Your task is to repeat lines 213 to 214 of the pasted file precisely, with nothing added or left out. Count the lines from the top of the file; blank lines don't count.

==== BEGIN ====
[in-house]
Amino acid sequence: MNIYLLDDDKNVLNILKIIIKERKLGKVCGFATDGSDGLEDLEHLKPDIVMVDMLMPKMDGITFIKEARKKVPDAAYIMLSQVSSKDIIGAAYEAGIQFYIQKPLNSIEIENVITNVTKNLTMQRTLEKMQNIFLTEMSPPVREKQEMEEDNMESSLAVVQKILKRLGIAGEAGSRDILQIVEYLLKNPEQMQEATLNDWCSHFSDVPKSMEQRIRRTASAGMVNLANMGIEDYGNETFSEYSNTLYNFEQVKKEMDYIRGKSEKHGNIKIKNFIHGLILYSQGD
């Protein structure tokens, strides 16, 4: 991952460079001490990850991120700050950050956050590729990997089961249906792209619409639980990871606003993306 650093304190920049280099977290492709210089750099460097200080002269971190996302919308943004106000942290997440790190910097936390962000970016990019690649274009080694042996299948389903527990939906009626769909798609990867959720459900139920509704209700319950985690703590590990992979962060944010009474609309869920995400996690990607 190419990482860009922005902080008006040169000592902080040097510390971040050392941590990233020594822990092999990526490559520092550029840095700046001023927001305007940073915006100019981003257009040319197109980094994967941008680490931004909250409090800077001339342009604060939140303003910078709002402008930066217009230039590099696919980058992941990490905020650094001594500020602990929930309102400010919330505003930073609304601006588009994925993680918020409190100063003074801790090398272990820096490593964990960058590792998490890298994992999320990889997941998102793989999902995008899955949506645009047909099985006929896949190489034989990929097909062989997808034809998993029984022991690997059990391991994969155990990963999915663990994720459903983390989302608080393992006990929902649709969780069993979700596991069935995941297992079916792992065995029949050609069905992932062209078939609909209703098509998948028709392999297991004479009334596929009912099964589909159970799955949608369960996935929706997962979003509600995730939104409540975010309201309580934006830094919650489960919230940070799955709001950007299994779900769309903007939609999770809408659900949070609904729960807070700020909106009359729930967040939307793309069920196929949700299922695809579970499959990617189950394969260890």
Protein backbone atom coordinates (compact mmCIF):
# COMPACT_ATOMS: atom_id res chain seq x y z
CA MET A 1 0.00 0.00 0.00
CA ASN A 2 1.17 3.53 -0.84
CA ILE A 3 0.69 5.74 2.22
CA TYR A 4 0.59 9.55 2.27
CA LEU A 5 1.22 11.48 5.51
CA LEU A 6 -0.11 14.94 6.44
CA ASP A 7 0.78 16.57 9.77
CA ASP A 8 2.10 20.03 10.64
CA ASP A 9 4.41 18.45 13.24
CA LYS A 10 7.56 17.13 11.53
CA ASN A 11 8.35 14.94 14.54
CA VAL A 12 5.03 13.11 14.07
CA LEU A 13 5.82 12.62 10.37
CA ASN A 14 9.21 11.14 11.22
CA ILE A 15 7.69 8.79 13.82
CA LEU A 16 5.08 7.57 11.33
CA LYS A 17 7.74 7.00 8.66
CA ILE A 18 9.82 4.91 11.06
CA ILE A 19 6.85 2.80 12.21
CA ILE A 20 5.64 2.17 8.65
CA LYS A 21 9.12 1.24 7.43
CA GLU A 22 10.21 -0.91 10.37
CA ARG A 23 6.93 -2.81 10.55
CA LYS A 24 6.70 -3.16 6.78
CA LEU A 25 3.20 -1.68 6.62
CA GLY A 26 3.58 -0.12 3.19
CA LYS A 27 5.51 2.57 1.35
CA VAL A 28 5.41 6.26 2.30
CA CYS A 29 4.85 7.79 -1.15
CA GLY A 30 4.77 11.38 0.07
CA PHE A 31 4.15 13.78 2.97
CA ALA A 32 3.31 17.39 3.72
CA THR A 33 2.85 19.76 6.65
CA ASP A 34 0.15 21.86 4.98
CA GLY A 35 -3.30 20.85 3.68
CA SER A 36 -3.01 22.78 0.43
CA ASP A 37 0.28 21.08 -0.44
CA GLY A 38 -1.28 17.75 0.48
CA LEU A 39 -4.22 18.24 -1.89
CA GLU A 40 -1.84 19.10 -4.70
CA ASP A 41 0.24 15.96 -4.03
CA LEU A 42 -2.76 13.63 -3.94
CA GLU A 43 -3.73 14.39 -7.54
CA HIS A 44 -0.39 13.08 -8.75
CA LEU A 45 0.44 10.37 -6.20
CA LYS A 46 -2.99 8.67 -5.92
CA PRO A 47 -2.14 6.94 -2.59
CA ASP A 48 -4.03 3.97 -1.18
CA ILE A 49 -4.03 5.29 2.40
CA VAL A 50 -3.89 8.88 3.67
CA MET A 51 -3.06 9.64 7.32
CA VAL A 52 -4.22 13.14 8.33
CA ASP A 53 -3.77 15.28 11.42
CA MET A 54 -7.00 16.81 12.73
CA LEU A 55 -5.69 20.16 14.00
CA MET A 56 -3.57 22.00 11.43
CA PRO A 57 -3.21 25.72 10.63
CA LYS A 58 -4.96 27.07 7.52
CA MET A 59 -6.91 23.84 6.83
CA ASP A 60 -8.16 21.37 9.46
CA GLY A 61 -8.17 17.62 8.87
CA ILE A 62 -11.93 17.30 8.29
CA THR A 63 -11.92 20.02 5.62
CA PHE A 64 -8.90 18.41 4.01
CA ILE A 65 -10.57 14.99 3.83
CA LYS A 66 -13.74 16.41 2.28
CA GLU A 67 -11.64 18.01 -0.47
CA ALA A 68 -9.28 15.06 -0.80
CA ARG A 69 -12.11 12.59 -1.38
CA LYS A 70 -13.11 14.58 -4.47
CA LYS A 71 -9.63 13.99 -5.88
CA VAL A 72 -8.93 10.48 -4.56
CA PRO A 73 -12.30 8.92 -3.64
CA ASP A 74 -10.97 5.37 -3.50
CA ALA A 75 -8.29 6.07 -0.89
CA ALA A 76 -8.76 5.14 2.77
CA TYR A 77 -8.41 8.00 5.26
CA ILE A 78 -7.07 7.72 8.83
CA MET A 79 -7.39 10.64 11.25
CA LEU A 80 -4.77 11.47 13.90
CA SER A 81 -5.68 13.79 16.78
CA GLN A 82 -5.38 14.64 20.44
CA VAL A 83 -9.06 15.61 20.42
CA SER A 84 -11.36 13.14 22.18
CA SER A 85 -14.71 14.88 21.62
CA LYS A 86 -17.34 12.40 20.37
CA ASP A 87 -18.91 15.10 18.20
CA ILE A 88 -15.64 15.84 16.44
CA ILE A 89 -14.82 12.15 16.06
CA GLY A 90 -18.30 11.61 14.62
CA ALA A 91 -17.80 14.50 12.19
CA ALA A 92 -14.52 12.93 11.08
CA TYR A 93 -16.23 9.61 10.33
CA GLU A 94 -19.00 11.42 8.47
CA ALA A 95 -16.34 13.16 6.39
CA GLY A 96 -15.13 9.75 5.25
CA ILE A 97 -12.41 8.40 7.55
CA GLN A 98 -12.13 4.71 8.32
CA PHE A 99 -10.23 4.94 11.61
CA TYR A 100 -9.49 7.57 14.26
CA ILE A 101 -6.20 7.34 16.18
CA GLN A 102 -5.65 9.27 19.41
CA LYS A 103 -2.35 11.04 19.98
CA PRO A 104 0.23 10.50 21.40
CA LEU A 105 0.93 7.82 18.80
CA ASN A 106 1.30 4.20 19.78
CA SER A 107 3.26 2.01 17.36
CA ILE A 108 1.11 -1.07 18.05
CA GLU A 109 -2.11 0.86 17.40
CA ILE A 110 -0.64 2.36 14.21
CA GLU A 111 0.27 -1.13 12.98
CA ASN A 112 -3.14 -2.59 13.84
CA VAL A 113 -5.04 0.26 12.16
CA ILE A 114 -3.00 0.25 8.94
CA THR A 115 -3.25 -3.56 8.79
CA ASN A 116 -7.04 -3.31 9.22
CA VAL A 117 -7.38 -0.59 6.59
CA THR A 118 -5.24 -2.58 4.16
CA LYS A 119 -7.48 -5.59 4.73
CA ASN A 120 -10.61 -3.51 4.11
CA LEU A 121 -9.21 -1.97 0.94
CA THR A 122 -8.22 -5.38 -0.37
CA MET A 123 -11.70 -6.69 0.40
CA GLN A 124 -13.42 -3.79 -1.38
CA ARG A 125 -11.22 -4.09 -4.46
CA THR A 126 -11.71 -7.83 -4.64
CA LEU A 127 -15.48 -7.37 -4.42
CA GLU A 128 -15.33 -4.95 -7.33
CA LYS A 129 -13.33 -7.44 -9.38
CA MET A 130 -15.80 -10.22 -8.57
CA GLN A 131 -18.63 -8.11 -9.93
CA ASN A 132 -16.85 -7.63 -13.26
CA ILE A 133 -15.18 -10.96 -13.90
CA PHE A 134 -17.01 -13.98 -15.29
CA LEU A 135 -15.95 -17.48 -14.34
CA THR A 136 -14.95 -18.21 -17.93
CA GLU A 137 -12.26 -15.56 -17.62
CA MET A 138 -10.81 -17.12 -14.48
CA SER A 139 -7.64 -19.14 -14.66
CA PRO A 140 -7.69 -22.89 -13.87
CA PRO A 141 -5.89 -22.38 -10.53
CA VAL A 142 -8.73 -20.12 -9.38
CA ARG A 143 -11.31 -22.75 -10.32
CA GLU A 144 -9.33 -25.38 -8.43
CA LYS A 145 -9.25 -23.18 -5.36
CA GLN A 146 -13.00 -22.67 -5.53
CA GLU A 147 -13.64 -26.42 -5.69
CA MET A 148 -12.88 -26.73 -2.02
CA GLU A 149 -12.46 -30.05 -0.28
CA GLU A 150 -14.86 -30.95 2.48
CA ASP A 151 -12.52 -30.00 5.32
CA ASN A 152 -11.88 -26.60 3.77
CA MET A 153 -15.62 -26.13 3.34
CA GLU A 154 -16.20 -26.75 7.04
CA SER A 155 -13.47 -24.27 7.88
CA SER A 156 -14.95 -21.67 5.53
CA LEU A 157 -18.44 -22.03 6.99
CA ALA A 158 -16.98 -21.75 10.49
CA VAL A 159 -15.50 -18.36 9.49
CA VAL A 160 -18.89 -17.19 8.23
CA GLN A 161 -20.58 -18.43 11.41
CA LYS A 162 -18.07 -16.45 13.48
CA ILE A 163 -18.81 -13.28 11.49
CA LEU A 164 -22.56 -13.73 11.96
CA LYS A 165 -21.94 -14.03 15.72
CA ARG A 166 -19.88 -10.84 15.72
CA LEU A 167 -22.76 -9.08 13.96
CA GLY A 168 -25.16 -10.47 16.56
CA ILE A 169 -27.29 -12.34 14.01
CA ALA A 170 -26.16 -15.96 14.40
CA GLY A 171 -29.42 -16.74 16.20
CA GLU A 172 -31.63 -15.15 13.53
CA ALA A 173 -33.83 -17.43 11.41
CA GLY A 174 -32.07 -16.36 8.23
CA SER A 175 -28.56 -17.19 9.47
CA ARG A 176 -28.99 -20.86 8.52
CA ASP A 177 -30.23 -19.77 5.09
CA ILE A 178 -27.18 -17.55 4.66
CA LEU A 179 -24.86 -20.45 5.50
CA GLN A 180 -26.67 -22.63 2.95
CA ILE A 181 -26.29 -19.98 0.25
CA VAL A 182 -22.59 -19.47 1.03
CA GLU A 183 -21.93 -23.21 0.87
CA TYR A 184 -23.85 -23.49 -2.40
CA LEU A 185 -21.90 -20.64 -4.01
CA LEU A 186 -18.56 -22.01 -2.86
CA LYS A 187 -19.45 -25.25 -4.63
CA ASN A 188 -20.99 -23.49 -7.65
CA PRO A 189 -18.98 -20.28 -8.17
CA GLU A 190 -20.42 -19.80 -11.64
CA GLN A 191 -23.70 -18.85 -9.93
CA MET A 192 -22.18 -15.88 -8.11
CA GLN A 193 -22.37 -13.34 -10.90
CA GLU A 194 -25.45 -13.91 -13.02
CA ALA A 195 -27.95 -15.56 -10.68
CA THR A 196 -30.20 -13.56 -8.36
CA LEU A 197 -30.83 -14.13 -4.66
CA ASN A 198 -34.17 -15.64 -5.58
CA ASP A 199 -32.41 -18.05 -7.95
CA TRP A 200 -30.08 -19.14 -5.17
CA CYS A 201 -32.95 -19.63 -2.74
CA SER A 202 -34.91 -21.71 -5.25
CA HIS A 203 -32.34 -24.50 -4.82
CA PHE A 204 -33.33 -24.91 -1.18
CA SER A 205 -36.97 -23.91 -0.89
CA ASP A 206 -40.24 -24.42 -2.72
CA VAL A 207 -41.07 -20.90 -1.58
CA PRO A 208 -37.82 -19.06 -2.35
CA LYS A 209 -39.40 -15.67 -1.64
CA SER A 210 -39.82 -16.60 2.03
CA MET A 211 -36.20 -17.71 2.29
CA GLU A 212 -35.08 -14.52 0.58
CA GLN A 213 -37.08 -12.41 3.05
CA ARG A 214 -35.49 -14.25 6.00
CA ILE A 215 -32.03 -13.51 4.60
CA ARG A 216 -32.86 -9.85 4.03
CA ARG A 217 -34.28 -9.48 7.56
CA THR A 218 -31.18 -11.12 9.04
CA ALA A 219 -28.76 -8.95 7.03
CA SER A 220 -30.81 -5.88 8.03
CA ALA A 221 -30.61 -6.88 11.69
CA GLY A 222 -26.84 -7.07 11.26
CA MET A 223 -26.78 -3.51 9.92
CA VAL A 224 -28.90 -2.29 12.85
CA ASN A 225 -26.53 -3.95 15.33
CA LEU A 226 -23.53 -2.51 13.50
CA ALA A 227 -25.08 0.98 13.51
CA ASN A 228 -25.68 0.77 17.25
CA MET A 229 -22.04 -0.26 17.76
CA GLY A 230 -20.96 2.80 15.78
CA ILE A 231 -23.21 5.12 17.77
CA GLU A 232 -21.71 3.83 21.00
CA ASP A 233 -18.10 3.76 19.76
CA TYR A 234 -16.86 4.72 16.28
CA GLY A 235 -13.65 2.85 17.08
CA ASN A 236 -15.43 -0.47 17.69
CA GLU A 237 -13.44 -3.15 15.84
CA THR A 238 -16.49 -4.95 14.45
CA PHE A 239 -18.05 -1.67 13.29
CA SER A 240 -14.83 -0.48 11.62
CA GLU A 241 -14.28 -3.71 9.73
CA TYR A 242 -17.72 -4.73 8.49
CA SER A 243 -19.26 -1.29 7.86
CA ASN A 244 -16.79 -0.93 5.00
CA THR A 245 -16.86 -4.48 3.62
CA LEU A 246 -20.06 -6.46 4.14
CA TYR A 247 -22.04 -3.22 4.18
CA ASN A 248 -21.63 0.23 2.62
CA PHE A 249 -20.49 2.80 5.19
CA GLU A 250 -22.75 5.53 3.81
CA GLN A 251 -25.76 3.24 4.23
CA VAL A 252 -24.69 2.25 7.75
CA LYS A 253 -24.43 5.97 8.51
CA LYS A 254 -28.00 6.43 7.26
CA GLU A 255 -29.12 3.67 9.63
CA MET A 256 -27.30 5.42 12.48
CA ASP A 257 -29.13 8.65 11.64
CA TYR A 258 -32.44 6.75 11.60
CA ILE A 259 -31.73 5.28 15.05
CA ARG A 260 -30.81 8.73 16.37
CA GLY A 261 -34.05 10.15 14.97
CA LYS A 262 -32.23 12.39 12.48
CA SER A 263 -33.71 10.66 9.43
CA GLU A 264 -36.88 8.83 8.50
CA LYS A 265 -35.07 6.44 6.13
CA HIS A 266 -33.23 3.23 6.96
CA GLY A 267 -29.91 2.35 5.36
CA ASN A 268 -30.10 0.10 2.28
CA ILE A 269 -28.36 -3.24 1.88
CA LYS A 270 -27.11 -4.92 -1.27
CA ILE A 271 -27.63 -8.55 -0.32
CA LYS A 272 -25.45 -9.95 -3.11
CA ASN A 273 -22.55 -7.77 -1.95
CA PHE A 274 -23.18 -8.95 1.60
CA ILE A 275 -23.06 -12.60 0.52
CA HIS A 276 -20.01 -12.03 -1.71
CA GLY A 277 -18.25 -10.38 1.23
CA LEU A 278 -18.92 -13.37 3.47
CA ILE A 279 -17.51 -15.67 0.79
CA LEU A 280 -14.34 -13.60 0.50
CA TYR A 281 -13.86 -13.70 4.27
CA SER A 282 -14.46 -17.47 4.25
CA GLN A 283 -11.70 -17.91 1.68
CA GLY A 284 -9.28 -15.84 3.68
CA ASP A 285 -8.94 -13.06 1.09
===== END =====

CA PRO A 208 -37.82 -19.06 -2.35
CA LYS A 209 -39.40 -15.67 -1.64